• Spc. Hugo Murguia, a resident of Colecamp, Mo., and a convoy escort team gunner with Charlie Company, 1st Battalion, 17th Field Artillery Regiment, became a U.S. citizen during a naturalization ceremony in Baghdad on March 3. (U.S. Army photo by Spc. David Emerson)

    Sustainer teammates receive citizenship

    Spc. Hugo Murguia, a resident of Colecamp, Mo., and a convoy escort team gunner with Charlie Company, 1st Battalion, 17th Field Artillery Regiment, became a U.S. citizen during a naturalization ceremony in Baghdad on March 3. (U.S. Army photo by Spc...

  • Cpl. Juan Villegas, a Soldier with Charlie Company, 1st Battalion, 17th Field Artillery Regiment, became a U.S. citizen during a naturalization ceremony in Baghdad on March 3. (U.S. Army photo by Spc. David Emerson)

    Sustainer teammates receive citizenship

    Cpl. Juan Villegas, a Soldier with Charlie Company, 1st Battalion, 17th Field Artillery Regiment, became a U.S. citizen during a naturalization ceremony in Baghdad on March 3. (U.S. Army photo by Spc. David Emerson)

CONTINGENCY OPERATING BASE ADDER, Iraq - Two Soldiers - Spc. Hugo Murguia and Cpl. Juan Villegas from Charlie Company, 1st Battalion, 17th Field Artillery, 3rd Battalion, 133rd Field Artillery Regiment, 287th Sustainment Brigade - became naturalized United States citizens during a ceremony at Al Faw Palace, Camp Victory, Iraq, March 3.

For many of those attending it is a long awaited-event.

"I've always wanted to become a citizen, because I always felt like I didn't really have a country," said Murguia, who resides in Colecamp, Mo.

Soldiers deployed in Iraq can go through the naturalization process quicker than those trying to obtain citizenship state-side because they are given priority due to their special circumstance.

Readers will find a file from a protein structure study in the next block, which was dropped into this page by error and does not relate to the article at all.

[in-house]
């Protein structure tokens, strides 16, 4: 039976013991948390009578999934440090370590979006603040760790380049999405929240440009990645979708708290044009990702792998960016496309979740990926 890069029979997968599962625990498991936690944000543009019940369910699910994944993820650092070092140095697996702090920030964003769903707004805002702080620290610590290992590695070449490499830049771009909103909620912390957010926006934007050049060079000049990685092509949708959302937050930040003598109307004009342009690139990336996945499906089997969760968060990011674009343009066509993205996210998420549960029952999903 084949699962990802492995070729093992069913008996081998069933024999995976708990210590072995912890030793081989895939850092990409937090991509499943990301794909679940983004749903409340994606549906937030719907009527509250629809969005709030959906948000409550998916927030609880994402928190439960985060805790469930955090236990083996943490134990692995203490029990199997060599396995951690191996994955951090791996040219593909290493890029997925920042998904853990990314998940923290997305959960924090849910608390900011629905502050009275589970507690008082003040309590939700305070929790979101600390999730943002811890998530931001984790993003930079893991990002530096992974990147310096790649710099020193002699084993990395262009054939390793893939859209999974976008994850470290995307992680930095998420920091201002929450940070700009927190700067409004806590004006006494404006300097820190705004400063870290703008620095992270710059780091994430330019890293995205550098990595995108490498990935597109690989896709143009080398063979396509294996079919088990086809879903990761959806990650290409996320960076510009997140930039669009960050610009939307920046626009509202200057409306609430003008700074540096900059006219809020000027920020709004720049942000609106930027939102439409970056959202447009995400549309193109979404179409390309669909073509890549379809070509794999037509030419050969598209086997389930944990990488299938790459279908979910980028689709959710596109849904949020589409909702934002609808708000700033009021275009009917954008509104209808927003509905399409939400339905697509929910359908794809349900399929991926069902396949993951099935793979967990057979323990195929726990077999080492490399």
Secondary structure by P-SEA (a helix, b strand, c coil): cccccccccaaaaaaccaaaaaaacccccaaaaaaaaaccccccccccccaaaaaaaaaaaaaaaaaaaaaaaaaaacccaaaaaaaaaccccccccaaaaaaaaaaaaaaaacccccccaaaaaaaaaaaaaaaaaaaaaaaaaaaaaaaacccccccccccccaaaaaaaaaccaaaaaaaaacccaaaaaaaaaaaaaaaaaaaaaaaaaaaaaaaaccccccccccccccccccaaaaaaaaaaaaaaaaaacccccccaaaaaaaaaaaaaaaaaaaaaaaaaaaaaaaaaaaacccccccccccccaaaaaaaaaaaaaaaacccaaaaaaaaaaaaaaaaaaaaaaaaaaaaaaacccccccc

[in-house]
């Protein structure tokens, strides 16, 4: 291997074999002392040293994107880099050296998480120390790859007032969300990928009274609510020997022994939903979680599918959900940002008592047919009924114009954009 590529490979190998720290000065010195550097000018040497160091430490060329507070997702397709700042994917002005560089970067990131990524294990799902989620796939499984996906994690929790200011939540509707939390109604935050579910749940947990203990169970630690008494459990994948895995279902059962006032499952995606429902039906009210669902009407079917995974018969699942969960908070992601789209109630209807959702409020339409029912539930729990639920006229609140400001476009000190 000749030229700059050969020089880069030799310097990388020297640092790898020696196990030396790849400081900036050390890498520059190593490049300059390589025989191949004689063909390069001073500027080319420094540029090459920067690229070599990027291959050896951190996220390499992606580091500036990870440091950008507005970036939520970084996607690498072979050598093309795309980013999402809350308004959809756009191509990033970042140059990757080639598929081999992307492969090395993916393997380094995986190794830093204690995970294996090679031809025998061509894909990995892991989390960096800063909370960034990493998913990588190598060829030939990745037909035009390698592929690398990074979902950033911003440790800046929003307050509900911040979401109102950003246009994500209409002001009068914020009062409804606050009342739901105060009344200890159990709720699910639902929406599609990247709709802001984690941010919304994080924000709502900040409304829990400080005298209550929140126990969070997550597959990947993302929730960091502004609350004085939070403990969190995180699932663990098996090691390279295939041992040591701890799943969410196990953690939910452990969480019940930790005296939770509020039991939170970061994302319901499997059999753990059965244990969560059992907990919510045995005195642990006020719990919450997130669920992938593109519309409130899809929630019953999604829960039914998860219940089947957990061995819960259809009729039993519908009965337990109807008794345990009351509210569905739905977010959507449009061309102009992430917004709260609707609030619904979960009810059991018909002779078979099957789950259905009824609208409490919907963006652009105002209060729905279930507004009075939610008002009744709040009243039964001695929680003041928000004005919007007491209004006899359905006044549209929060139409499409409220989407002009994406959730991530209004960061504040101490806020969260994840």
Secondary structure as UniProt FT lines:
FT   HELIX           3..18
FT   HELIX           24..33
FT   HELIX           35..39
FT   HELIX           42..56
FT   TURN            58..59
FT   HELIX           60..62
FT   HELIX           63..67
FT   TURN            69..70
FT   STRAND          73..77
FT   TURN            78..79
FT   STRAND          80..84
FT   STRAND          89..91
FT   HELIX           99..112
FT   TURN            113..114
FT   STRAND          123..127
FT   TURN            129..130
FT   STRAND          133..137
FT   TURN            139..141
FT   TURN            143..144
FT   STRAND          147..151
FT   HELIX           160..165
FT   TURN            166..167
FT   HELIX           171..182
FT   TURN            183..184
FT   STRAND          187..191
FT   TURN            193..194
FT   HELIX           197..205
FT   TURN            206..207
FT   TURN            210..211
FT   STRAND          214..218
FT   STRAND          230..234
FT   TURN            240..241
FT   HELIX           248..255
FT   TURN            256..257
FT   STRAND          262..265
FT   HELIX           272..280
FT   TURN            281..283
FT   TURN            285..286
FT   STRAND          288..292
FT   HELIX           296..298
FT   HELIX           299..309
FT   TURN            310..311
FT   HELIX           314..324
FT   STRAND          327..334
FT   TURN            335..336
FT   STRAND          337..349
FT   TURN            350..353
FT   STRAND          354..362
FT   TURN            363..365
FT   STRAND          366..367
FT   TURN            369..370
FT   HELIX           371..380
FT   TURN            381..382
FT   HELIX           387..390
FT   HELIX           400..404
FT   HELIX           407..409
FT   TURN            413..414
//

The process begins by filling out the standard paperwork and takes about six months as opposed to the normal year and a half.

"I feel relieved to be finally getting it done, I've put off so long and I'm the last one in my family who is not a citizen," said Villegas, who lives in Cochise, Ariz.

Murguia and Villegas have a unique relationship. While they are friends, Villegas is also Murguia's team leader on a convoy escort team. Villegas said it is his job to take care of Murguia and to make sure he has everything he needs.

"I started to get on him to get it done, because it's something he is going to need later in life," Villegas said.

"Yeah, Cpl. 'V' really influenced me to just go ahead and get it done. I was going to wait till we got back to the states, but he had already started his application and really pushed for me to get it done here," Murguia said.

Both Soldiers came to the U.S. from Mexico as children and became permanent residents, a status that has the same rights as naturalized citizens, except the right to vote.

"I'm excited! I've been going around telling everyone the next time you see me I'll be a citizen!" Muguria said before the ceremony took place.


STORY BY SPC DAVID EMERSON, 3RD BATTALION, 133RD FIELD ARTILLERY PAO. FOR QUERIES, CONTACT 3D SUSTAINMENT COMMAND PUBLIC AFFAIRS AT: ESCPAO@IRAQ.CENTCOM.MIL .
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Page last updated Fri July 22nd, 2011 at 12:16